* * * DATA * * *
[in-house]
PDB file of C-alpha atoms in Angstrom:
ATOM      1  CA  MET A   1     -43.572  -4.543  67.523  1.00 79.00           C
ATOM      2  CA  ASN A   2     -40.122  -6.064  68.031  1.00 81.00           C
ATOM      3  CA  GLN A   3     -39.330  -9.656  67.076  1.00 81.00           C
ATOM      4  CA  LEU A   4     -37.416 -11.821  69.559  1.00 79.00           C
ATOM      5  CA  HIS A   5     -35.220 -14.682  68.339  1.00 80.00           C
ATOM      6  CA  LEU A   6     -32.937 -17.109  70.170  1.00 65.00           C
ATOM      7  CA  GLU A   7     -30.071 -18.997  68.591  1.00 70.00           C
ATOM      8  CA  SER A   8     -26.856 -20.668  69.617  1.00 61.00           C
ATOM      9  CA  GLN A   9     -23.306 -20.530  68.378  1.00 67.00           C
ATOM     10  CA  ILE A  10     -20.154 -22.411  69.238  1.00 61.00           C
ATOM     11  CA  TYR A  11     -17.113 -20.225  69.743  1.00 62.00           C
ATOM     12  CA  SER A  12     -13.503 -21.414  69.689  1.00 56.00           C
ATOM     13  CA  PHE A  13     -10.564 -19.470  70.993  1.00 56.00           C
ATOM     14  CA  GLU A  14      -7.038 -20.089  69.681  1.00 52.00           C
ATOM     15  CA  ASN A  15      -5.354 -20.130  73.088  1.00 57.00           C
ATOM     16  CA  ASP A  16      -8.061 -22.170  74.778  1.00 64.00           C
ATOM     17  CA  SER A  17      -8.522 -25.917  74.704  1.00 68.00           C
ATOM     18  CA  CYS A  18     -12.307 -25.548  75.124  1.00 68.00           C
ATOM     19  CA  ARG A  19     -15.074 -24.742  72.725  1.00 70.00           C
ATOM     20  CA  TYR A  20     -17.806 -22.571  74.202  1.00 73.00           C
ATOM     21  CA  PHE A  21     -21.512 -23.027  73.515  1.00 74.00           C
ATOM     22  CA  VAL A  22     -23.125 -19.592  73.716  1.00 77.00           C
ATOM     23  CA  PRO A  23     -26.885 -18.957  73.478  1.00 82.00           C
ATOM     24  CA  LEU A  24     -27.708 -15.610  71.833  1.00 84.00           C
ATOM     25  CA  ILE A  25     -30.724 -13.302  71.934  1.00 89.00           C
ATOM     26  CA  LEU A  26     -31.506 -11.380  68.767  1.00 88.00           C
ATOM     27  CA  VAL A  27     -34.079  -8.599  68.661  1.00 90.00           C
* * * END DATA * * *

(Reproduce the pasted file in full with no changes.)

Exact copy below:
[in-house]
PDB file of C-alpha atoms in Angstrom:
ATOM      1  CA  MET A   1     -43.572  -4.543  67.523  1.00 79.00           C
ATOM      2  CA  ASN A   2     -40.122  -6.064  68.031  1.00 81.00           C
ATOM      3  CA  GLN A   3     -39.330  -9.656  67.076  1.00 81.00           C
ATOM      4  CA  LEU A   4     -37.416 -11.821  69.559  1.00 79.00           C
ATOM      5  CA  HIS A   5     -35.220 -14.682  68.339  1.00 80.00           C
ATOM      6  CA  LEU A   6     -32.937 -17.109  70.170  1.00 65.00           C
ATOM      7  CA  GLU A   7     -30.071 -18.997  68.591  1.00 70.00           C
ATOM      8  CA  SER A   8     -26.856 -20.668  69.617  1.00 61.00           C
ATOM      9  CA  GLN A   9     -23.306 -20.530  68.378  1.00 67.00           C
ATOM     10  CA  ILE A  10     -20.154 -22.411  69.238  1.00 61.00           C
ATOM     11  CA  TYR A  11     -17.113 -20.225  69.743  1.00 62.00           C
ATOM     12  CA  SER A  12     -13.503 -21.414  69.689  1.00 56.00           C
ATOM     13  CA  PHE A  13     -10.564 -19.470  70.993  1.00 56.00           C
ATOM     14  CA  GLU A  14      -7.038 -20.089  69.681  1.00 52.00           C
ATOM     15  CA  ASN A  15      -5.354 -20.130  73.088  1.00 57.00           C
ATOM     16  CA  ASP A  16      -8.061 -22.170  74.778  1.00 64.00           C
ATOM     17  CA  SER A  17      -8.522 -25.917  74.704  1.00 68.00           C
ATOM     18  CA  CYS A  18     -12.307 -25.548  75.124  1.00 68.00           C
ATOM     19  CA  ARG A  19     -15.074 -24.742  72.725  1.00 70.00           C
ATOM     20  CA  TYR A  20     -17.806 -22.571  74.202  1.00 73.00           C
ATOM     21  CA  PHE A  21     -21.512 -23.027  73.515  1.00 74.00           C
ATOM     22  CA  VAL A  22     -23.125 -19.592  73.716  1.00 77.00           C
ATOM     23  CA  PRO A  23     -26.885 -18.957  73.478  1.00 82.00           C
ATOM     24  CA  LEU A  24     -27.708 -15.610  71.833  1.00 84.00           C
ATOM     25  CA  ILE A  25     -30.724 -13.302  71.934  1.00 89.00           C
ATOM     26  CA  LEU A  26     -31.506 -11.380  68.767  1.00 88.00           C
ATOM     27  CA  VAL A  27     -34.079  -8.599  68.661  1.00 90.00           C